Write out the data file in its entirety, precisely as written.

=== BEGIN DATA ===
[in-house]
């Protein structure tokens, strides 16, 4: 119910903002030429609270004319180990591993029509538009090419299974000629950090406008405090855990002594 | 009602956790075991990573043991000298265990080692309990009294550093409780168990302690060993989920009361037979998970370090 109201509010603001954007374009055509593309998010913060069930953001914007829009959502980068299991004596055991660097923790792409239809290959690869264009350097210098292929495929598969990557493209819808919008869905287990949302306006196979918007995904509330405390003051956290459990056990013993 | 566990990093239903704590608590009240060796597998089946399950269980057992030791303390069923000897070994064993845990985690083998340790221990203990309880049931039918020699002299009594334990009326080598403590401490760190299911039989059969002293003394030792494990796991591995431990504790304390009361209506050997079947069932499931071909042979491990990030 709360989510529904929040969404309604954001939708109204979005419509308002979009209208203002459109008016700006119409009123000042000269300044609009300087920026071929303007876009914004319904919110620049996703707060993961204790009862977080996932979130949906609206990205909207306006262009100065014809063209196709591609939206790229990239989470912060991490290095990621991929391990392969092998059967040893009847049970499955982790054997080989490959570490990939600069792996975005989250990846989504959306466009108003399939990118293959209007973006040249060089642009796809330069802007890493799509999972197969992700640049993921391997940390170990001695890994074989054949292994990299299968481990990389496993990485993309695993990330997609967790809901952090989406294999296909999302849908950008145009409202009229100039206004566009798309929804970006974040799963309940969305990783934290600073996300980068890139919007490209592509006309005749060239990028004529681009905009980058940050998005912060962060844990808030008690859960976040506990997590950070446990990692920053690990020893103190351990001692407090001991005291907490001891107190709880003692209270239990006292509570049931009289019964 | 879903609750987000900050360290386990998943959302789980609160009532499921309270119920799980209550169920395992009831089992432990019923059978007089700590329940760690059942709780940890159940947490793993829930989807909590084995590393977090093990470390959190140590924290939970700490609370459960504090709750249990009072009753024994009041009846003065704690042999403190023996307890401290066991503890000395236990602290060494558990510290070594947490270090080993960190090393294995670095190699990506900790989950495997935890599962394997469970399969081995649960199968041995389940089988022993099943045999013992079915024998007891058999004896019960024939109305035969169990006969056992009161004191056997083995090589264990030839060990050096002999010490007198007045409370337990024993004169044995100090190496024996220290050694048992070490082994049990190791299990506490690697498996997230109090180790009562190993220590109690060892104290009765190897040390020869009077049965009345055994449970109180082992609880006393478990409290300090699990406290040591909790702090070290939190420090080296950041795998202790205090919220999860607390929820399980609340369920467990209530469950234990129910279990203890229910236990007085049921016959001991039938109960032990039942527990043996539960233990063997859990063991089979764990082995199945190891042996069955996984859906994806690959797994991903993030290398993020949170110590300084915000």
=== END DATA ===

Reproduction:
[in-house]
């Protein structure tokens, strides 16, 4: 119910903002030429609270004319180990591993029509538009090419299974000629950090406008405090855990002594 | 009602956790075991990573043991000298265990080692309990009294550093409780168990302690060993989920009361037979998970370090 109201509010603001954007374009055509593309998010913060069930953001914007829009959502980068299991004596055991660097923790792409239809290959690869264009350097210098292929495929598969990557493209819808919008869905287990949302306006196979918007995904509330405390003051956290459990056990013993 | 566990990093239903704590608590009240060796597998089946399950269980057992030791303390069923000897070994064993845990985690083998340790221990203990309880049931039918020699002299009594334990009326080598403590401490760190299911039989059969002293003394030792494990796991591995431990504790304390009361209506050997079947069932499931071909042979491990990030 709360989510529904929040969404309604954001939708109204979005419509308002979009209208203002459109008016700006119409009123000042000269300044609009300087920026071929303007876009914004319904919110620049996703707060993961204790009862977080996932979130949906609206990205909207306006262009100065014809063209196709591609939206790229990239989470912060991490290095990621991929391990392969092998059967040893009847049970499955982790054997080989490959570490990939600069792996975005989250990846989504959306466009108003399939990118293959209007973006040249060089642009796809330069802007890493799509999972197969992700640049993921391997940390170990001695890994074989054949292994990299299968481990990389496993990485993309695993990330997609967790809901952090989406294999296909999302849908950008145009409202009229100039206004566009798309929804970006974040799963309940969305990783934290600073996300980068890139919007490209592509006309005749060239990028004529681009905009980058940050998005912060962060844990808030008690859960976040506990997590950070446990990692920053690990020893103190351990001692407090001991005291907490001891107190709880003692209270239990006292509570049931009289019964 | 879903609750987000900050360290386990998943959302789980609160009532499921309270119920799980209550169920395992009831089992432990019923059978007089700590329940760690059942709780940890159940947490793993829930989807909590084995590393977090093990470390959190140590924290939970700490609370459960504090709750249990009072009753024994009041009846003065704690042999403190023996307890401290066991503890000395236990602290060494558990510290070594947490270090080993960190090393294995670095190699990506900790989950495997935890599962394997469970399969081995649960199968041995389940089988022993099943045999013992079915024998007891058999004896019960024939109305035969169990006969056992009161004191056997083995090589264990030839060990050096002999010490007198007045409370337990024993004169044995100090190496024996220290050694048992070490082994049990190791299990506490690697498996997230109090180790009562190993220590109690060892104290009765190897040390020869009077049965009345055994449970109180082992609880006393478990409290300090699990406290040591909790702090070290939190420090080296950041795998202790205090919220999860607390929820399980609340369920467990209530469950234990129910279990203890229910236990007085049921016959001991039938109960032990039942527990043996539960233990063997859990063991089979764990082995199945190891042996069955996984859906994806690959797994991903993030290398993020949170110590300084915000």